Pink Martini has been dubbed "the world's most popular band you've never heard of," according to CBS News Sunday Morning. The word must be getting out to Utahns, though, because the reserved section at Deer Valley's amphitheater is sold out for the group's concert with the Utah Symphony on Saturday, although lawn seating is still available.
Pink Martini is a band that defies convention and description, but let's try. The group plays a worldly blend of jazz, classical and pre-1970s pop music.
And it's big: a mini-orchestra of 12 musicians, including a harpist, cellist, guitarist and trombonist in the mix. Founder Thomas Lauderdale plays a grand piano. Like several others in the group, he is classically trained.
"Thomas is a dreamy person, and he has a dream of orchestrating in a lush way," said China Forbes, Pink Martini's lead singer. "He doesn't believe in synthesizers. He has to have all these instruments. Some of the musicians are from orchestras, some have jazz backgrounds. They're all very different from one another, and that brings a really interesting sound to the group."
The group's style, which Lauderdale has described as "old-fashioned symphonic global pop," appeals to a multigenerational, multiethnic array of listeners who probably wouldn't ordinarily be found in the same room.
Since his college days, Lauderdale has been known for throwing a great party, and that spirit find its way into the atmosphere of Pink Martini's concerts. "When Thomas has a party, he invites everyone in town," Forbes said. "He likes festivity, community, people singing together and dancing together."
Lauderdale's inclusiveness shows up in the group's repertoire, which draws on cultures around the world and continues to expand as the group tours the planet.
"We learn a song in the language of wherever we're going, so we can communicate directly to our fans," Forbes said. "I've learned to sing in over 15 languages. Going to a Pink Martini concert is a trip around the world for the price of a concert ticket."
Forbes and Lauderdale met as students at Harvard, where they lived in the same dorm as sophomores. She was studying art, and acting and singing on the side. He studied history and literature, and threw elaborate parties.
When Lauderdale volunteered to accompany Forbes for some opera arias, the two ended up singing show tunes and pop music, too, including a crazy, up-tempo version of "The Way We Were."
"We would go into the common room of the dorm late at night where there was a grand piano, and we bonded over that," Forbes said. "We had a campy sensibility in common."
Years later, when Forbes was singing with a band in New York City, Lauderdale asked her to come out to Portland for a Pink Martini performance because he had fired his lead singer. "I got roped in and never could extricate myself," Forbes said. "I moved to Portland and have lived here ever since."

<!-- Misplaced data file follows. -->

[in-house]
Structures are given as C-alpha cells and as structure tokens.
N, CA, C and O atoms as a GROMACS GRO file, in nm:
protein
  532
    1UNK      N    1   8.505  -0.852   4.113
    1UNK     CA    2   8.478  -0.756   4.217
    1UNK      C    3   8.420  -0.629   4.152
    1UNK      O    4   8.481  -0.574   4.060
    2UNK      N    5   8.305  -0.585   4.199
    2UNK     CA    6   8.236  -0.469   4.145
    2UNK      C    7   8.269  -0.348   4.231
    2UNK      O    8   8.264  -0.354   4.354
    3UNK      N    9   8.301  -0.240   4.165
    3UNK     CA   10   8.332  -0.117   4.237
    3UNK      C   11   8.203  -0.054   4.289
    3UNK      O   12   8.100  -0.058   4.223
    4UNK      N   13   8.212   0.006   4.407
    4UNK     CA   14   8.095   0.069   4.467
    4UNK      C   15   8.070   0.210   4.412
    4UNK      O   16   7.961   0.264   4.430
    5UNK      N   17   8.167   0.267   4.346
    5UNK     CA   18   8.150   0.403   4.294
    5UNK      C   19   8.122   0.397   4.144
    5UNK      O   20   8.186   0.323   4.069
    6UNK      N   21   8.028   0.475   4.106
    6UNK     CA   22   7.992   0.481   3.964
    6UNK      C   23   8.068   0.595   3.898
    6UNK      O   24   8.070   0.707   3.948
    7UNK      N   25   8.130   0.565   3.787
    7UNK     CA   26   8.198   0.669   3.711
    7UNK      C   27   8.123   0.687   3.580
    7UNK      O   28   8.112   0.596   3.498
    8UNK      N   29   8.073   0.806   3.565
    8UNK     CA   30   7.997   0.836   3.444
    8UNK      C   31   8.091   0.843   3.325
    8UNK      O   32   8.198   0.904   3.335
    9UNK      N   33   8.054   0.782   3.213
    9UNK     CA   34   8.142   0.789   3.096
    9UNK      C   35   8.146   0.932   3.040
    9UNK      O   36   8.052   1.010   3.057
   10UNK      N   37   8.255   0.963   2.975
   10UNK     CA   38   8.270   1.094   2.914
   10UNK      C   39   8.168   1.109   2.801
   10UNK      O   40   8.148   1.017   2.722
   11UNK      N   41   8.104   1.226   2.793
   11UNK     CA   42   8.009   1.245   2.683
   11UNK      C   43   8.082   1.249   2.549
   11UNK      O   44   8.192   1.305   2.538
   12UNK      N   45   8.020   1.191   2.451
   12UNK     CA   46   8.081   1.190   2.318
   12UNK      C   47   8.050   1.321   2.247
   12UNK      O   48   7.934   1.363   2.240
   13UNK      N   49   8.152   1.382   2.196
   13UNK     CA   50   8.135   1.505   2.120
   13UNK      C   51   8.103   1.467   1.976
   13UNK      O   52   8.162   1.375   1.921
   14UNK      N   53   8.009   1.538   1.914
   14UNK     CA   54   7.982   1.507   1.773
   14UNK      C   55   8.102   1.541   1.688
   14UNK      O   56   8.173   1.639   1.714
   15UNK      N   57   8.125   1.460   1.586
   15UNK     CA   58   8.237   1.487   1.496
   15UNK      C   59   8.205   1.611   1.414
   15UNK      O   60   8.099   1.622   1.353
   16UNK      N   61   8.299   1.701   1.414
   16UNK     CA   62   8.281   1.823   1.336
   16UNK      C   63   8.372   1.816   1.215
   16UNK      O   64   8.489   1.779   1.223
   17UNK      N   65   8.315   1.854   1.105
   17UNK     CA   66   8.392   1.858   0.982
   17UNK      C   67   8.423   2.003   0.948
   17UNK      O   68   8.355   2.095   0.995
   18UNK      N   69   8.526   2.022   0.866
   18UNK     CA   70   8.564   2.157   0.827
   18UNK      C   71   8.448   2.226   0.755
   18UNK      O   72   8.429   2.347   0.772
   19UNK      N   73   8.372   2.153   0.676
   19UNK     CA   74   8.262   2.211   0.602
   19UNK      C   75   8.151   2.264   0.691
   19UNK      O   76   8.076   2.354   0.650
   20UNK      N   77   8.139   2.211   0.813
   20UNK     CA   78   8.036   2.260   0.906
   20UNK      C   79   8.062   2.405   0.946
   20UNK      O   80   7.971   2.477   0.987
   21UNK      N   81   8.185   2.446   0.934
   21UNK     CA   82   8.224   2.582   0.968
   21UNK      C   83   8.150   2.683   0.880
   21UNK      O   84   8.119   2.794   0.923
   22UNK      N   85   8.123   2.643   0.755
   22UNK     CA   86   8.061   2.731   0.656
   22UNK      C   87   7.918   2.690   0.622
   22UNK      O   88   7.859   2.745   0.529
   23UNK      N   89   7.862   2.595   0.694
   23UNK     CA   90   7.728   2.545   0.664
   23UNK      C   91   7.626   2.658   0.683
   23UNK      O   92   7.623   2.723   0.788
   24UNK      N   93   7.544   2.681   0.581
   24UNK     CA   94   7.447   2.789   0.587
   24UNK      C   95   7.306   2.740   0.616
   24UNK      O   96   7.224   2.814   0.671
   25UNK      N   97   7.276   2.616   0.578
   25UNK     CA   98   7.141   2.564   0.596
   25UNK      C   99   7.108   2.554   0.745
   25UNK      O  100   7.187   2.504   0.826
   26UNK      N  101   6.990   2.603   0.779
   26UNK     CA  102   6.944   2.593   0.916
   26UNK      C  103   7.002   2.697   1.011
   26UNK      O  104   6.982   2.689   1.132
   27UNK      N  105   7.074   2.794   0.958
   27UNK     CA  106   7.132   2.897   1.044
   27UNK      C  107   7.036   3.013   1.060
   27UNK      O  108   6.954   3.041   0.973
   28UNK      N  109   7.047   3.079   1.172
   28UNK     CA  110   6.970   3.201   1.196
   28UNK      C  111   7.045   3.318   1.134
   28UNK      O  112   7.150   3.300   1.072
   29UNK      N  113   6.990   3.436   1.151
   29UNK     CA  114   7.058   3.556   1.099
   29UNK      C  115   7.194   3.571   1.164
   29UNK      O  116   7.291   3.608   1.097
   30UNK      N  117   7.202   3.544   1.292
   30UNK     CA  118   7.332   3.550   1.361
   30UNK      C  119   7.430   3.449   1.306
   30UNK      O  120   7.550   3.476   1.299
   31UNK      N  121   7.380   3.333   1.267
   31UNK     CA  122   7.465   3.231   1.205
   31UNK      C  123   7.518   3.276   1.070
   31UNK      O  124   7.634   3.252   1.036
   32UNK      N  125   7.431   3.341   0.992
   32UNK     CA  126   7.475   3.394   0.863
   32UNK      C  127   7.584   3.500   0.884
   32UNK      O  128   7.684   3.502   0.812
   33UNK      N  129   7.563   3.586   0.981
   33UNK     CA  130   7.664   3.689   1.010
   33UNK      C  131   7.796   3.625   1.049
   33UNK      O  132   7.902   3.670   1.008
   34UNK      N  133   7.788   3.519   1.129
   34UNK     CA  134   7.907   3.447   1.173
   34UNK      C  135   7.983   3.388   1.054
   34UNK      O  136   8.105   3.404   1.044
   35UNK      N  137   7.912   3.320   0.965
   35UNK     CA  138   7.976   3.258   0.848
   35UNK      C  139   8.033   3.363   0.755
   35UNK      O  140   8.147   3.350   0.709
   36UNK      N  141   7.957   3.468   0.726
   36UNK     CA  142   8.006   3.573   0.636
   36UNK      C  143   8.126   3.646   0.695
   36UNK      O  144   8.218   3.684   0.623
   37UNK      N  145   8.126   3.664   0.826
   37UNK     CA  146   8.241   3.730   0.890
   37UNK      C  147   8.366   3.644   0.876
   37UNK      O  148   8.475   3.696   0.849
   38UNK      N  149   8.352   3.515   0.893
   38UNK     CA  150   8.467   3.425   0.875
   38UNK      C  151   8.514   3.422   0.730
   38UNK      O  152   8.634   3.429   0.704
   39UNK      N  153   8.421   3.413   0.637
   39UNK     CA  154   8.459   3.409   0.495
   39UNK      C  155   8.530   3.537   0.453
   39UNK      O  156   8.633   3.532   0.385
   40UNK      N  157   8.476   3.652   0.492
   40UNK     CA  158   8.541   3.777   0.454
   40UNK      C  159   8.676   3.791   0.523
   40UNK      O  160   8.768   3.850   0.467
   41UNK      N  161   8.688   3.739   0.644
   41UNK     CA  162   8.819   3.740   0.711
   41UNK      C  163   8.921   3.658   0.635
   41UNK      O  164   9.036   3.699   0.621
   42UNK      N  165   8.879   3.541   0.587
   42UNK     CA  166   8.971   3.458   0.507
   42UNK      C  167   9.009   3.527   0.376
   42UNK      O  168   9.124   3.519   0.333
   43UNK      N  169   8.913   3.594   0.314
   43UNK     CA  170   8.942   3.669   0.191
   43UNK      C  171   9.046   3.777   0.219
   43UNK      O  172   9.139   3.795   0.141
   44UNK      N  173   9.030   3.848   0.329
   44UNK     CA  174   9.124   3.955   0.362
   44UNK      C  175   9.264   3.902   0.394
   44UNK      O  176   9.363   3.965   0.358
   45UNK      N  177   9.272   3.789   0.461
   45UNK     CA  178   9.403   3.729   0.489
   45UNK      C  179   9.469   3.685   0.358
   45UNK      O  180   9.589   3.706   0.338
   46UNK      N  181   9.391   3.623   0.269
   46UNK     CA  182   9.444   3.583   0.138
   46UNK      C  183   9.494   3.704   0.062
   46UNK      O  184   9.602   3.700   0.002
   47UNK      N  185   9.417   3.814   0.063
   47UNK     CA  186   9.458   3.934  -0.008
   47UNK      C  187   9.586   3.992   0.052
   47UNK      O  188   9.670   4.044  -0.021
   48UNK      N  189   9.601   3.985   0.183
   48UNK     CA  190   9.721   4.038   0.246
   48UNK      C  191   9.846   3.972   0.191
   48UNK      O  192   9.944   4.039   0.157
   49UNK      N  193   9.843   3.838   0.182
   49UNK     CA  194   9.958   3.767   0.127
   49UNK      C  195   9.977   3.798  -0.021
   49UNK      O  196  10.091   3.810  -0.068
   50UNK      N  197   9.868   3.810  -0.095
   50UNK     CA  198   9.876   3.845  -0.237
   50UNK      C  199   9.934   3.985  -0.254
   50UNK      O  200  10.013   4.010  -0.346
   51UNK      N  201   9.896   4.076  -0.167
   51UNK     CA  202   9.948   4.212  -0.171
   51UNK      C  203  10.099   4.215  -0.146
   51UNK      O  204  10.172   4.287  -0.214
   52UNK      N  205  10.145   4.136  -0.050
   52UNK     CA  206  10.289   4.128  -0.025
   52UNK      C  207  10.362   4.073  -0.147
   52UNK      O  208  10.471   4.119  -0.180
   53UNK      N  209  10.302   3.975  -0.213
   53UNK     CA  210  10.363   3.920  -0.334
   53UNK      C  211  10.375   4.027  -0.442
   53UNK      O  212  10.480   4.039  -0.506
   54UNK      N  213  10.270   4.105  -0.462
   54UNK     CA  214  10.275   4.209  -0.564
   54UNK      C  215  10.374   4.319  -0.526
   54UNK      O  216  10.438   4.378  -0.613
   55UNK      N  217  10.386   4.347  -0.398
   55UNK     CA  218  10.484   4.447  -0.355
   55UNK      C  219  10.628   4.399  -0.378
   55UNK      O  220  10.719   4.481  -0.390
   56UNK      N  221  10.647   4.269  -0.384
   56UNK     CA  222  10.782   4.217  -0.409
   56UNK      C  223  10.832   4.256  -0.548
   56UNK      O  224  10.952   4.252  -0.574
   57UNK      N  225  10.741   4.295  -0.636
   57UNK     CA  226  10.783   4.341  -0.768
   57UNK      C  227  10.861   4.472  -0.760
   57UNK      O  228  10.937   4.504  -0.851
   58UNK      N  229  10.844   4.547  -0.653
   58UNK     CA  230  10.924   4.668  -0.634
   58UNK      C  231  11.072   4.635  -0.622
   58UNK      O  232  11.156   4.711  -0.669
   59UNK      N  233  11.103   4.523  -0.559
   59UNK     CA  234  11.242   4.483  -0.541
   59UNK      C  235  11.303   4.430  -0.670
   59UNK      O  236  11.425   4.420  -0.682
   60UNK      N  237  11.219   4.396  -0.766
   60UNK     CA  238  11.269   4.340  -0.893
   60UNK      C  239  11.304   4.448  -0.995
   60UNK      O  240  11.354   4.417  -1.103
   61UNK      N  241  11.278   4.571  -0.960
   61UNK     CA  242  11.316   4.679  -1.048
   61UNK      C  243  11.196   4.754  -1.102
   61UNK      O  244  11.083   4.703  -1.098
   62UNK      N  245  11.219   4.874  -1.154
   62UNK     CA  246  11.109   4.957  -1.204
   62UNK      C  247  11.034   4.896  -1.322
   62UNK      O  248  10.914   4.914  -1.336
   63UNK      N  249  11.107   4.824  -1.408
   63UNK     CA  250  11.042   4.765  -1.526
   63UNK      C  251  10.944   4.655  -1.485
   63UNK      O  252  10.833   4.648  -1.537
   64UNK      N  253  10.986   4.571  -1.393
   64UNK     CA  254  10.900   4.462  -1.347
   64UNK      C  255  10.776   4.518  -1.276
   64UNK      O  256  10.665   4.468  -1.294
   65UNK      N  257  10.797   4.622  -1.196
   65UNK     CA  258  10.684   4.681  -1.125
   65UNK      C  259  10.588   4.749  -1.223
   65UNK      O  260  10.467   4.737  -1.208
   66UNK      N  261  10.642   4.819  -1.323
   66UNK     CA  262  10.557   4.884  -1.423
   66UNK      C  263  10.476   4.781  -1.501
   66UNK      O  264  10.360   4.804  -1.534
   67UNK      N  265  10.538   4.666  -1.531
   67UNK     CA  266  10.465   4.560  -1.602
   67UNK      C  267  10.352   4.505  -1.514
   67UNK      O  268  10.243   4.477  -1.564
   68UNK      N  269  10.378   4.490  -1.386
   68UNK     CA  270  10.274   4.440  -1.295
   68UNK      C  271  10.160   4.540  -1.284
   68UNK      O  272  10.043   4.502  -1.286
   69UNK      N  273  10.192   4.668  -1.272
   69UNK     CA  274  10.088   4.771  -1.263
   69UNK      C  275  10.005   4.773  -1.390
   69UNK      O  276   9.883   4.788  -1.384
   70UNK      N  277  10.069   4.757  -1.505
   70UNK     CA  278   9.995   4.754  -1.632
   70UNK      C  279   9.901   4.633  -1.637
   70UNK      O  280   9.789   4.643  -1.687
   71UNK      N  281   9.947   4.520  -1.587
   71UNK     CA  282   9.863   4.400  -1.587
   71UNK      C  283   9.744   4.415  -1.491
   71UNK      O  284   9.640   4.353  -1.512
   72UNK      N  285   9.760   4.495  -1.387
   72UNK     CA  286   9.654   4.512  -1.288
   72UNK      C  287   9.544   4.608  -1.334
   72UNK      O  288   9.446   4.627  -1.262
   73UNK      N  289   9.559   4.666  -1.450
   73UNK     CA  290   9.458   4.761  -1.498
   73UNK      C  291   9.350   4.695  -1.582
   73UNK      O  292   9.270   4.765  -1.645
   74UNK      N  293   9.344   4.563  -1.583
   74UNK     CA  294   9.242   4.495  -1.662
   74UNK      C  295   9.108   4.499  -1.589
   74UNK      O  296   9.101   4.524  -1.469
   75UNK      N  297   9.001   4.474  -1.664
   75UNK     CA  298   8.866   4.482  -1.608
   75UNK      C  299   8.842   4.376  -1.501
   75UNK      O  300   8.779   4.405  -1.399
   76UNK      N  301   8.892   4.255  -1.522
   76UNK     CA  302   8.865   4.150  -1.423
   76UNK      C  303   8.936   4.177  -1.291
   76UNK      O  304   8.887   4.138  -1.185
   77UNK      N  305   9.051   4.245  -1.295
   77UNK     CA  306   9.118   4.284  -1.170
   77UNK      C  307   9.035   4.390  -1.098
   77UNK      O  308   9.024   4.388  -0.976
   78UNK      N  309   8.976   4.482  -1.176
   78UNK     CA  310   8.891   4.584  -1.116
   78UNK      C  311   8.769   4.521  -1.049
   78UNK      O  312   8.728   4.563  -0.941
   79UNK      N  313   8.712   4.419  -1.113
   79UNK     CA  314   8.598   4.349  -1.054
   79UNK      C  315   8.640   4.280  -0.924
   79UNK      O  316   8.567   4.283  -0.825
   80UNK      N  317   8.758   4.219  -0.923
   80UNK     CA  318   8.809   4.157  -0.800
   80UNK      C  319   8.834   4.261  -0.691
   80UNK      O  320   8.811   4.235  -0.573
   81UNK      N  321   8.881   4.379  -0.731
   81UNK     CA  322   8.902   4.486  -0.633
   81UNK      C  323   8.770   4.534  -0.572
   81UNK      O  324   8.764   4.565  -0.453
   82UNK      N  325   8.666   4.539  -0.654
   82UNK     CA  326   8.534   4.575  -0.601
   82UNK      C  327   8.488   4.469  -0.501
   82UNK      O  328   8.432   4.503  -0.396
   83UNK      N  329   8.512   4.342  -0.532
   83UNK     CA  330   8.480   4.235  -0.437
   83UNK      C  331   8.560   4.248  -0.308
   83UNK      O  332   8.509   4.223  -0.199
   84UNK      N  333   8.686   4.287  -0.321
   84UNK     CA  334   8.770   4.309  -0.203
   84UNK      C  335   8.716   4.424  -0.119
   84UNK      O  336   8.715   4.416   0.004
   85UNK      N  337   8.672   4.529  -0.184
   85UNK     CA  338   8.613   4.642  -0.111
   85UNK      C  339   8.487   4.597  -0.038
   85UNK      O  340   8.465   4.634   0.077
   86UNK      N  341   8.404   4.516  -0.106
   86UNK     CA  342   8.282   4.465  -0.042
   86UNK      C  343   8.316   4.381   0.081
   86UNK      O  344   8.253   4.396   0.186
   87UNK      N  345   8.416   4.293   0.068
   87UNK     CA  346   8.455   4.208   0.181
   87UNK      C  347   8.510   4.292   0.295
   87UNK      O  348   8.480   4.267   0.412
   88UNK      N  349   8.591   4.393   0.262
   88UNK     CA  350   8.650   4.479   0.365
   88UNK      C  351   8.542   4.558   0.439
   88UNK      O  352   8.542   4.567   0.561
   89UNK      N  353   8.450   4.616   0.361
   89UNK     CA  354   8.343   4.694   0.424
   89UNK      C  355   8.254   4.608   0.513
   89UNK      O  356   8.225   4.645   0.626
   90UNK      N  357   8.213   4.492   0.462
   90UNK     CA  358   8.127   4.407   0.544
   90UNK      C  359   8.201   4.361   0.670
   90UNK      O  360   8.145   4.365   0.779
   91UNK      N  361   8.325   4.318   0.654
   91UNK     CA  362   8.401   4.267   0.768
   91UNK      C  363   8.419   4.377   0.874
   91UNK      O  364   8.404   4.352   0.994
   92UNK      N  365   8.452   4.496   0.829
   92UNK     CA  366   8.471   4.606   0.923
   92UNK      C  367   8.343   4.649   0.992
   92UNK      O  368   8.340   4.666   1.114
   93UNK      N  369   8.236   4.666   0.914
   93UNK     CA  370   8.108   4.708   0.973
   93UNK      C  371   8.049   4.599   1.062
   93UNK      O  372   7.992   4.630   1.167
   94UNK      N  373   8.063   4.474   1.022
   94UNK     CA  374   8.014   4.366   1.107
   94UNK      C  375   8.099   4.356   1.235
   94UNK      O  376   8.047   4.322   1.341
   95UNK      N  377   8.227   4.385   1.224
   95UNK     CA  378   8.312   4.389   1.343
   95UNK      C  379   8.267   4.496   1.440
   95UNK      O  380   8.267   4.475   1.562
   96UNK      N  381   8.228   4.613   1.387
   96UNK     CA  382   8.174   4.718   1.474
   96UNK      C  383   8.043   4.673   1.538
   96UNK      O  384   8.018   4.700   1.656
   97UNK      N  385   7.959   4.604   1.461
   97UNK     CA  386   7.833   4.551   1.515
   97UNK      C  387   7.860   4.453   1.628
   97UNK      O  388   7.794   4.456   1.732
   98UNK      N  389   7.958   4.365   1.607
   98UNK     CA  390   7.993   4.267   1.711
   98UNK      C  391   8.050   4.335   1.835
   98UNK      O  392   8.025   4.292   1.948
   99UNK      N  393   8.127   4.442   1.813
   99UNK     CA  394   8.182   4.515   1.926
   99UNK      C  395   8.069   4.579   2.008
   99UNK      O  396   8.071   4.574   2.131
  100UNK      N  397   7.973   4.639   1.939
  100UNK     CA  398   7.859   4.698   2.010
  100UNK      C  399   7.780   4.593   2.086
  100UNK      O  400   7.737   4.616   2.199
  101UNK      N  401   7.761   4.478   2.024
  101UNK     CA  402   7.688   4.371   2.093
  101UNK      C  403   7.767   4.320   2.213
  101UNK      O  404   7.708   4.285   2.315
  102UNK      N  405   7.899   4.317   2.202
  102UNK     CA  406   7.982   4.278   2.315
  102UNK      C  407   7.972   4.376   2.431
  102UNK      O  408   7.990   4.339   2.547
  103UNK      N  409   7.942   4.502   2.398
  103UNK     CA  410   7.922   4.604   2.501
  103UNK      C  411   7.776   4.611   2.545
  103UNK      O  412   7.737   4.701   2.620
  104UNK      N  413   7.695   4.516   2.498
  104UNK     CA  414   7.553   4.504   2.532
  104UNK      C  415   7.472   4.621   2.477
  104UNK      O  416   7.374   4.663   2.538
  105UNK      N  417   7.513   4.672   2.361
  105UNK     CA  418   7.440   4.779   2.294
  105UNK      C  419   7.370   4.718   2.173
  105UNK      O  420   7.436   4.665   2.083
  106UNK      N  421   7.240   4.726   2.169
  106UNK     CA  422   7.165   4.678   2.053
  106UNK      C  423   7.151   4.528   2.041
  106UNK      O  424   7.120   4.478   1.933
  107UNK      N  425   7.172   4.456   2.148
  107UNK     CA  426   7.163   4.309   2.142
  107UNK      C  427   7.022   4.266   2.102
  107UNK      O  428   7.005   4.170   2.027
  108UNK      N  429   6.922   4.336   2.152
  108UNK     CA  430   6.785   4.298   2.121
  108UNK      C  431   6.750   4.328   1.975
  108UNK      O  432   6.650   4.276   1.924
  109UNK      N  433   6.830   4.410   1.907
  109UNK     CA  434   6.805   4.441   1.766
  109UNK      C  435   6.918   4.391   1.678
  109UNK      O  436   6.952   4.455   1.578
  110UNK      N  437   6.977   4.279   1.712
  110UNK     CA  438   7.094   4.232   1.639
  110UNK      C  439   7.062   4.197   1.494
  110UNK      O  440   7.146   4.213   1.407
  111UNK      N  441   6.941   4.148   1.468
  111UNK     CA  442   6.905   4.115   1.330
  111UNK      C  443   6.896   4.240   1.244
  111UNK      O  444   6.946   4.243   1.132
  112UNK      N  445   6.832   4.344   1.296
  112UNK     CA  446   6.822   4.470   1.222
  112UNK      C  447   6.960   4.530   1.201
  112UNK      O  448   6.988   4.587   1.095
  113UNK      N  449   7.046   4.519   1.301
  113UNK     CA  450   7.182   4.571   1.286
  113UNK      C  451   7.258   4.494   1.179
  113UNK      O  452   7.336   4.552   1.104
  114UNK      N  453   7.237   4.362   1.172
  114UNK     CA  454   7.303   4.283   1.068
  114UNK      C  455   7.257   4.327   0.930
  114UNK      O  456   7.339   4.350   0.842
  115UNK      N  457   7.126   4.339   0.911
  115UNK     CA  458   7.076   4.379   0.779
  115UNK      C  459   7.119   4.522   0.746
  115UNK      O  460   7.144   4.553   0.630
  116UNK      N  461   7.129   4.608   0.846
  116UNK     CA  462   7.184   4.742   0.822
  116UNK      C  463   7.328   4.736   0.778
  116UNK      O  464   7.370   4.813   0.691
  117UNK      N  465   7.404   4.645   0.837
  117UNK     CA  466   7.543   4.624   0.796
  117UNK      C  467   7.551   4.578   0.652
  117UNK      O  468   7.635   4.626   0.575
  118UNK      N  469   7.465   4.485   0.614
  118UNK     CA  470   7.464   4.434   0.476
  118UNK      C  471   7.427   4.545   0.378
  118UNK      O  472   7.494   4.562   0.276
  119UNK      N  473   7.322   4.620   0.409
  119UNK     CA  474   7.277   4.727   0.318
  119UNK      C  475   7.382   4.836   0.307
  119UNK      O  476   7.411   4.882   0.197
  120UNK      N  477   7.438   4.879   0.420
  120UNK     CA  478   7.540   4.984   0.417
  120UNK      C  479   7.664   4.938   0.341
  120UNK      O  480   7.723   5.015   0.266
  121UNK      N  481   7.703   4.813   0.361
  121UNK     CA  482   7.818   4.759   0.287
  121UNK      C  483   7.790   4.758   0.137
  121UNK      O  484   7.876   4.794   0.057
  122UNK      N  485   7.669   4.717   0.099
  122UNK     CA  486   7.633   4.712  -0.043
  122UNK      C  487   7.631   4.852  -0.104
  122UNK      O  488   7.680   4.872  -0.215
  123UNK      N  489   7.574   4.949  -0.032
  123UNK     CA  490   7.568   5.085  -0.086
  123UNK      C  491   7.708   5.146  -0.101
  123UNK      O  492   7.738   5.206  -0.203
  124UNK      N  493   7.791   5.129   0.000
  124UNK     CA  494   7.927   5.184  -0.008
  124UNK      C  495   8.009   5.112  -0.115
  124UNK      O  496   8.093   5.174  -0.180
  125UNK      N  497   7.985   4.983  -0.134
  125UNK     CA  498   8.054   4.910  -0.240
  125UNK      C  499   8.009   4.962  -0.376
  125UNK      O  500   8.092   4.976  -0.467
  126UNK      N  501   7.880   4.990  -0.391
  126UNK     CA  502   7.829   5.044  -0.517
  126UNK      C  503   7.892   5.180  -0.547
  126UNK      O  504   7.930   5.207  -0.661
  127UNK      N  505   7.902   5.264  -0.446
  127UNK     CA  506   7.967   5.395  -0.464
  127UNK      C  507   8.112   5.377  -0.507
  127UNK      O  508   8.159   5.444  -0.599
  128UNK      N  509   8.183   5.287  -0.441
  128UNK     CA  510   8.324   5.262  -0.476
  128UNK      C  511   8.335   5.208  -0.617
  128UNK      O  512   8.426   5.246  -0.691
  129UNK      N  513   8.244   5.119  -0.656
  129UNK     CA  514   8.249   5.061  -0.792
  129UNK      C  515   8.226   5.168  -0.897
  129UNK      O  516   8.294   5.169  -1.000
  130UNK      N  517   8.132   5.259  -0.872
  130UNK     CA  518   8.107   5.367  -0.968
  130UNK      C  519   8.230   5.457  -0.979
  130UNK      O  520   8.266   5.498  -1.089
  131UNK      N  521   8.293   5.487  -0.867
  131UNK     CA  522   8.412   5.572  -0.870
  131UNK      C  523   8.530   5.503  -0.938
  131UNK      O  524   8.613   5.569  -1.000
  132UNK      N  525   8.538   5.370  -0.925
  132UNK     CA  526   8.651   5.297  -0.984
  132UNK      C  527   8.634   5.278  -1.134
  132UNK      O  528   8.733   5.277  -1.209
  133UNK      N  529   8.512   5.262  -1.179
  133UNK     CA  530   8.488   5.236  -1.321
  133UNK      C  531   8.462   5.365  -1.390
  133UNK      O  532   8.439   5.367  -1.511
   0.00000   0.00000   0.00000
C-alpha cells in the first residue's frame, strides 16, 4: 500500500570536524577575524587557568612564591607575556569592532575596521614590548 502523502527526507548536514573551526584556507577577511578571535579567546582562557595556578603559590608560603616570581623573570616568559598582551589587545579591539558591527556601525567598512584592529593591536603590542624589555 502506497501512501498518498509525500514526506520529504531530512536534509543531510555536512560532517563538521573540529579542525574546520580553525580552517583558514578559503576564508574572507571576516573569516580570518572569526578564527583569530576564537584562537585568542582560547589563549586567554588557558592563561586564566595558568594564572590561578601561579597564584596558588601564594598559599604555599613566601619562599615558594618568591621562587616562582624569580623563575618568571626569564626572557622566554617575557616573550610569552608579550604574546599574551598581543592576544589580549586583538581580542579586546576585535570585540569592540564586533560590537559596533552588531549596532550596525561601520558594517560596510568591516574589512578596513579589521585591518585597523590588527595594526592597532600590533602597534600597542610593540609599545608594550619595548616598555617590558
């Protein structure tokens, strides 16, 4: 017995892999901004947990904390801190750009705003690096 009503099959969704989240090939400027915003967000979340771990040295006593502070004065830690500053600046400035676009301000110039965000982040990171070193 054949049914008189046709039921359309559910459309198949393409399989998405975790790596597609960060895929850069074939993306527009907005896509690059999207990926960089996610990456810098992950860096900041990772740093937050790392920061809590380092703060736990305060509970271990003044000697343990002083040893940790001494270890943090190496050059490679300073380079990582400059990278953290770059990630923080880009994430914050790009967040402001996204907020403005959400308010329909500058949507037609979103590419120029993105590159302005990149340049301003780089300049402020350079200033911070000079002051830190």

Forbes and Lauderdale co-write many of Pink Martini's original songs. She rejoined the band recently after taking a year off for vocal surgery. She said she'll likely sing in Romanian and Turkish at the Utah concert, and definitely in Japanese; the group's latest recording features Japanese pop hits of the 1960s.
Like the rest of Pink Martini's gigantic song list, those tunes benefit from Lauderdale's gifts as an arranger and the top-notch musicianship of the band's members. The group has performed with the Utah Symphony before, at Salt Lake City's Abravanel Hall, and counts members of the orchestra among its fans.
"It's a very sophisticated form of popular music," said Utah Symphony principal trombone Larry Zalkind. "To a classical musician like me, it's uplifting to see that a group like that can be so popular. It's not simplistic, but very sophisticated in the music and the quality of performance. I like that. It kind of gives everything hope."
Zalkind knows Pink Martini's trombonist Robert Taylor, a member of the Oregon Symphony. The two talked after the previous Utah concert, in which Taylor played a pop version of Ravel's "Bolero," including its scary trombone solo. "He was joking that he has to stand in front of orchestra musicians and play that solo from 'Bolero,' " Zalkind said with a laugh. "Playing in a pop group is supposed to be easier. It just underscores how good these players have to be. They have to be very versatile to play all the styles the group performs."
Over its lifetime, the band has become something like the house band of Portland. Given the group's penchant for playing a bit of everything from a bit of everywhere, Pink Martini could be called the house band for the United Nations.
Pink Martini shakes things up
The Utah Symphony performs with the eclectic pop band Pink Martini to close the Deer Valley Music Festival. Jerry Steichen conducts.
When • Saturday, Aug. 11, at 7:30 p.m. at the Deer Valley Snow Park Outdoor Amphitheater, 2250 Deer Valley Drive South, Park City
Tickets • Reserved seating is sold out; $37 for lawn seating at 801-533-NOTE or http://www.deervalleymusicfestival.org. Ticket prices increase by $5 on performance day.